- Save money. Each division within an organization needs materials. With a data warehouse, the buying needs and patterns of all divisions can be analyzed to gain purchasing advantages.
- Leverage resources. When a company is developing a new product, it makes sense to leverage existing designs from other products or divisions, as well as parts or components already in use. With a data warehouse, this is a relatively simple exercise, but without one it could be like looking for a needle in a haystack.
- Improve sales. Getting a 360-degree view of the customer is critical, especially for enterprises with multiple product lines. That requires analyzing buying patterns and demographic data. An insurance company that offers many types of insurance—health, dental, life, home and auto—could look at individual customers across all relationships to identify cross-sell and up-sell opportunities.
CFO: Visibility Is Required
"Know what you’re proposing, and know what pain points it will address. That’s what will convince someone."
—Henry Morris, IDC
CFOs are charged with budgeting, forecasting and compliance, all of which require a clear view into every part of the business. They must know how much each division will sell, buy and manufacture; what the profit-and-loss statement is for every operating group/unit and major customer segment; and how much to invest in variable expenses like product development, marketing and sales. That’s a tall order made even more complex by reorganizations, mergers and acquisitions; regulations such as Sarbanes-Oxley; globalization; and internal rules, reporting structures and systems employed by different divisions.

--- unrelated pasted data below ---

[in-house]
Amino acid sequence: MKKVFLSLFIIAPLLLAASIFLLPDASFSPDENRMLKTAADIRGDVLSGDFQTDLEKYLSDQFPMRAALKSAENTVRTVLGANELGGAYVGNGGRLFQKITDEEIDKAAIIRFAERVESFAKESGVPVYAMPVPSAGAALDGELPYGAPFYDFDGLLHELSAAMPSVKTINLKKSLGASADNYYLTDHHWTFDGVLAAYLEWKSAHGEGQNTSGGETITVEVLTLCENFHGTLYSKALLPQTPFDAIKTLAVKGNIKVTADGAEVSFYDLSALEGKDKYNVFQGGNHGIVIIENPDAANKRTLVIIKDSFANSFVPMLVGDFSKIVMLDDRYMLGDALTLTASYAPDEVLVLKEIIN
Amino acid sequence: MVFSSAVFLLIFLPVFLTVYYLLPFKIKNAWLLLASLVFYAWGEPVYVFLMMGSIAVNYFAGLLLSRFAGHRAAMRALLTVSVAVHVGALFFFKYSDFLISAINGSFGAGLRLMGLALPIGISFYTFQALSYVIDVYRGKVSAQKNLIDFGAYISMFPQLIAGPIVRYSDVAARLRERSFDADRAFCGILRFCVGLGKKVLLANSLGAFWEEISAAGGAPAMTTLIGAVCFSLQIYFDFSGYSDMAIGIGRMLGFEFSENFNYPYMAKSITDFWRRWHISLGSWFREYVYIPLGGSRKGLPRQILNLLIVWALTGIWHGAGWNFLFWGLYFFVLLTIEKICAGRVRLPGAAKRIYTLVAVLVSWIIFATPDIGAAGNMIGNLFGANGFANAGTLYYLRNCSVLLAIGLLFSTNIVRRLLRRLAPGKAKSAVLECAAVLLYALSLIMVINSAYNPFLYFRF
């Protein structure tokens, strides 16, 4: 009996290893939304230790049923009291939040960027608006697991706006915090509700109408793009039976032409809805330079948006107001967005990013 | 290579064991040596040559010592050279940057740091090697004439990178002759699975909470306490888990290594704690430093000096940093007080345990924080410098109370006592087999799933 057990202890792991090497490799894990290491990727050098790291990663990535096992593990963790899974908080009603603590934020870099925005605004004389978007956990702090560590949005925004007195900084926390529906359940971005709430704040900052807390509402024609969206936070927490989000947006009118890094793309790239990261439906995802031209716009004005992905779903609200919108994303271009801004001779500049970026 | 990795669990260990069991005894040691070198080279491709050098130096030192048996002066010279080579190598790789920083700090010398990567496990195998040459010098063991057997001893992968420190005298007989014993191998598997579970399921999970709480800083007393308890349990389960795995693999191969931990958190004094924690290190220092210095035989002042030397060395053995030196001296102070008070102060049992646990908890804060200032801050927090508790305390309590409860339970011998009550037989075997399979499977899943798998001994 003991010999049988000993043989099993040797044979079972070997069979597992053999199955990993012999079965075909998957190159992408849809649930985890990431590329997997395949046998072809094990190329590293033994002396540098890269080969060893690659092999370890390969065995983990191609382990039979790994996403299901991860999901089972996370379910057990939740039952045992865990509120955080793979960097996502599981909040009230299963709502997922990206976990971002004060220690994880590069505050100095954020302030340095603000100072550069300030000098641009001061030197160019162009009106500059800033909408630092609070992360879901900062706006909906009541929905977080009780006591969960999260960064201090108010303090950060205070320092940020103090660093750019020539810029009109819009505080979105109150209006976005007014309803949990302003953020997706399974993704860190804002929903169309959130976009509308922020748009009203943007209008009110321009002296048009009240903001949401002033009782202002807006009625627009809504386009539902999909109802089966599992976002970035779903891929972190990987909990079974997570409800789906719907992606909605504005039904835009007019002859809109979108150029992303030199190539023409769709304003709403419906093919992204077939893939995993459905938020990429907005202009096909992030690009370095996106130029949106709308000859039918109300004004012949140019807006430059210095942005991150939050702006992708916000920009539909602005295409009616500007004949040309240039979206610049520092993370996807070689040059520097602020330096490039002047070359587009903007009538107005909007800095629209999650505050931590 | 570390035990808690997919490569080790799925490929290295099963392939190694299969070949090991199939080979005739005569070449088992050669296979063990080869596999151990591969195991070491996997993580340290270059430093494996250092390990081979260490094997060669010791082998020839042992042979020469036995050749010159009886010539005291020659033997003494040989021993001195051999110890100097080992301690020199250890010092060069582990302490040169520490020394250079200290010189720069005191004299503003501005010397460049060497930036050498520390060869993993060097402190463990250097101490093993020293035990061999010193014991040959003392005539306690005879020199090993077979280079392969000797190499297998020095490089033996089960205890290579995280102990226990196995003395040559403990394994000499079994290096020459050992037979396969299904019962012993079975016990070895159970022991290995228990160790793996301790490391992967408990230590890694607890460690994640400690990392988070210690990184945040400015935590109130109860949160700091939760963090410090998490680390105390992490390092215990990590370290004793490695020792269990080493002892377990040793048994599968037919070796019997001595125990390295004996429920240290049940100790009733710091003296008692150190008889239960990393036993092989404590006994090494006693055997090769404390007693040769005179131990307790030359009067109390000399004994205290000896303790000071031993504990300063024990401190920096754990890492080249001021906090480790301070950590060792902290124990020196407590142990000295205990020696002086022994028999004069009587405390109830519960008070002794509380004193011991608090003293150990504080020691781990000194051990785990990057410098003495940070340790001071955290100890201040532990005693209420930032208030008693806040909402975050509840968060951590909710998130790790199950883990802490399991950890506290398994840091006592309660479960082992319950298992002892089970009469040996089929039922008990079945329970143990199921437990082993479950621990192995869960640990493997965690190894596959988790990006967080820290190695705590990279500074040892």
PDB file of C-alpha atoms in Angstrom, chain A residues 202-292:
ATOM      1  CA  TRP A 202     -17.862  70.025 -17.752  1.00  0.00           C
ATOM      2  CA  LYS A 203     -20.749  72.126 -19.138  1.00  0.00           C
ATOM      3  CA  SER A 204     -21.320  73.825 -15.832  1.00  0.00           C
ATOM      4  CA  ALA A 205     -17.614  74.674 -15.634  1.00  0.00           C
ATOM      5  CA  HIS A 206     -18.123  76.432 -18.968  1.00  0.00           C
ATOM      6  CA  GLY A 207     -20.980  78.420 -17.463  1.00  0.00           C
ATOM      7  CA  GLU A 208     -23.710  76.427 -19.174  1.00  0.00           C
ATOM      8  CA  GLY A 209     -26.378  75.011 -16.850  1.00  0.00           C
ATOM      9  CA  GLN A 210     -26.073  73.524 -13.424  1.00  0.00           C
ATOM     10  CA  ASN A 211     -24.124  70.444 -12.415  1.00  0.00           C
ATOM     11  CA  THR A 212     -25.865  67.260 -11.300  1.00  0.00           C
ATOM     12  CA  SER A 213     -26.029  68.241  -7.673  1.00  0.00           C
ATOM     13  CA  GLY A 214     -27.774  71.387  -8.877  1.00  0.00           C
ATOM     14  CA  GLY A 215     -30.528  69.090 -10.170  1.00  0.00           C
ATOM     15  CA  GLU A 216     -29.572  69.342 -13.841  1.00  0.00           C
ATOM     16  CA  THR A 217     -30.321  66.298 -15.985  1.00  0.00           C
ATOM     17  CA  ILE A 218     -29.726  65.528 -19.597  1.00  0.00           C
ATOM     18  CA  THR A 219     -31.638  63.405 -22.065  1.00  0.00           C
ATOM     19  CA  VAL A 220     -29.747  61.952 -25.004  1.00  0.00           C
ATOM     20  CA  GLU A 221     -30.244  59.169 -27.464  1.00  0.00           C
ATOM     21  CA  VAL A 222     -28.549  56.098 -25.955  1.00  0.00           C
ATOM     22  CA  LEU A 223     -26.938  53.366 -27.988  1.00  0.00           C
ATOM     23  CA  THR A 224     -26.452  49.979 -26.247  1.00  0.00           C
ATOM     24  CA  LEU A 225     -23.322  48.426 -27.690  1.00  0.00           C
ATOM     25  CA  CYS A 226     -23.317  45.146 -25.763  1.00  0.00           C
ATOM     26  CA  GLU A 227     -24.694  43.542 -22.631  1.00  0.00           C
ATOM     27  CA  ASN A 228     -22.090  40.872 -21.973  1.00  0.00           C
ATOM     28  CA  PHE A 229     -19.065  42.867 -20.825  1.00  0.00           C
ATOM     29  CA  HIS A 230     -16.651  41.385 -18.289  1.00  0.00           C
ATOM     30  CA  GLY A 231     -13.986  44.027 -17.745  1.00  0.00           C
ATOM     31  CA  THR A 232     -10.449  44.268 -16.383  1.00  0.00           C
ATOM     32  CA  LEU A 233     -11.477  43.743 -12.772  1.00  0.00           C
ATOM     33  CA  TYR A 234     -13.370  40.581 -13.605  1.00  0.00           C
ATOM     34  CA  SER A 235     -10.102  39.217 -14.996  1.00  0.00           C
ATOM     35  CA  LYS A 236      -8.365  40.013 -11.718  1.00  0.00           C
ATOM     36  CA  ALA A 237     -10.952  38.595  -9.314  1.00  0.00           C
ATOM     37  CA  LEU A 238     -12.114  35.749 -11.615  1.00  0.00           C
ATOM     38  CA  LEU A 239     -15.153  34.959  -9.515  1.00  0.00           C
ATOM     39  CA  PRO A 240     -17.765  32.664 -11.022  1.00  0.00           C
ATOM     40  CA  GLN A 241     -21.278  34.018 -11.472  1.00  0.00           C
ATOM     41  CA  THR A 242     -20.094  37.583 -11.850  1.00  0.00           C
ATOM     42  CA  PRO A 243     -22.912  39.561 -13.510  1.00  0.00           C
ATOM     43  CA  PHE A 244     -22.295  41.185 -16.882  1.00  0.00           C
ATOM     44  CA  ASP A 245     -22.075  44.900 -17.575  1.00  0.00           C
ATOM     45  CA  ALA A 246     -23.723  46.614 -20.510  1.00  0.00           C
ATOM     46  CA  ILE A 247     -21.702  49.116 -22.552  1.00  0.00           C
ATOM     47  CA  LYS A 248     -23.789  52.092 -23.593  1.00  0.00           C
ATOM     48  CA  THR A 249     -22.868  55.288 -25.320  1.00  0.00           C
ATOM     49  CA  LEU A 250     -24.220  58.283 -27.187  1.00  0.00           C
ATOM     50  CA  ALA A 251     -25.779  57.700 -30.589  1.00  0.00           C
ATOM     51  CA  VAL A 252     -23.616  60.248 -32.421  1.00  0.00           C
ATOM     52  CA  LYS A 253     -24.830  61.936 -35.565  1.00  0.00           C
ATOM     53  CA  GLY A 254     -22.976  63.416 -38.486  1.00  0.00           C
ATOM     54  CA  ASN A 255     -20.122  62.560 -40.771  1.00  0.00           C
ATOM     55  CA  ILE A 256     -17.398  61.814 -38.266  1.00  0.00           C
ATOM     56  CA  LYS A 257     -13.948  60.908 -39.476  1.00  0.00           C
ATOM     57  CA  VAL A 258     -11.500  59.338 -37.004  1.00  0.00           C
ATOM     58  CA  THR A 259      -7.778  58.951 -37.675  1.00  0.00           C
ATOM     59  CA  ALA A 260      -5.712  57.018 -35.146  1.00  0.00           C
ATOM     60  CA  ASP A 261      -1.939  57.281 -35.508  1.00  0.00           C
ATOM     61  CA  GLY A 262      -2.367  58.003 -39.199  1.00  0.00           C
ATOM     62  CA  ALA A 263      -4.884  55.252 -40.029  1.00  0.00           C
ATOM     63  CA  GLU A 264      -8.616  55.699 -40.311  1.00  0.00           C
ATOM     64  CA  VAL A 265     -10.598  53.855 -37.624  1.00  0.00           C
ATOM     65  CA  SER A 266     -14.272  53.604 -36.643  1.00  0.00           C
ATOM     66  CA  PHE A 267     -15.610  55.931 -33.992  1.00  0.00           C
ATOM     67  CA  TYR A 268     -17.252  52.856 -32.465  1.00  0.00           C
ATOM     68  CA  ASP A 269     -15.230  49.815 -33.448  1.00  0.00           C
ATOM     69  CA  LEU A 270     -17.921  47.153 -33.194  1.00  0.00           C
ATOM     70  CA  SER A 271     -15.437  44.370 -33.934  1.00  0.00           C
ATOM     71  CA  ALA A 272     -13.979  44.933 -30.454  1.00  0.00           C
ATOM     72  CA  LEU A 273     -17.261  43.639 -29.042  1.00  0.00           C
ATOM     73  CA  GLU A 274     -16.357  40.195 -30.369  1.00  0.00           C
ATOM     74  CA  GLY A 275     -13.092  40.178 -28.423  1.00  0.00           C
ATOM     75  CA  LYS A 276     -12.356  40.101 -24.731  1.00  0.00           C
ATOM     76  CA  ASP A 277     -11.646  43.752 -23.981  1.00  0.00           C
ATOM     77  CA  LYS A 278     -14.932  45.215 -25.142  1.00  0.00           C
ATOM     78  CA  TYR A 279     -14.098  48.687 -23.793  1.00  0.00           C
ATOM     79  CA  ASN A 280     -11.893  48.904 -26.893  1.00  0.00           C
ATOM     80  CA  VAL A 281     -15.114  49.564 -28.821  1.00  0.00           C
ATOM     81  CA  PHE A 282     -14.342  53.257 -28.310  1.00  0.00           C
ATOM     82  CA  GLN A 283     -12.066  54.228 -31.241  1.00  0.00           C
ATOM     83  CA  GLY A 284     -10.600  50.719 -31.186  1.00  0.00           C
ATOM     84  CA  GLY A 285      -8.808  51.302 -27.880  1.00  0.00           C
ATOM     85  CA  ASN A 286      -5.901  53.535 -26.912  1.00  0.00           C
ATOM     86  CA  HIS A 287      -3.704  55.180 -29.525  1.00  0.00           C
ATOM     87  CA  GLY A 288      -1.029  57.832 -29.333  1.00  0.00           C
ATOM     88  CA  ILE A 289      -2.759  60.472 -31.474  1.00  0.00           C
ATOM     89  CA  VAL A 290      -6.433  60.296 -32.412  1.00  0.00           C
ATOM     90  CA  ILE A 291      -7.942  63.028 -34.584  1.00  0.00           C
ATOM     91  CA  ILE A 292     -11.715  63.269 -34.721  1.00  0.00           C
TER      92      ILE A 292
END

Without visibility into these and other industry- or mission-specific variables, the CFO can’t understand the organization’s financial status in a way that moves it forward. Gutwillig notes: “With access to trusted, standardized financial data from all operating units or divisions, CFOs can analyze the information to generate more accurate business forecasts and reporting, as well as look for synergies among systems and departments, that ultimately can drive improved performance and greater profits for shareholders.” CFOs need to:
- Justify expenditures. It’s the CFO’s job to make sure expenditures provide value to the company. Without full visibility into the variables related to specific expenses, it’s virtually impossible to ensure that missteps won’t occur. For instance, advertising is a vital part of every business, but its effectiveness can be hampered by unforeseen issues. The CFO needs to know that spending $4 million on a campaign targeting a specific product will result in the intended benefits. Doing so entails examining all variables, including store inventory and manufacturing capacity. Without that visibility, stores could come up short, wasting millions in advertising money and frustrating customers.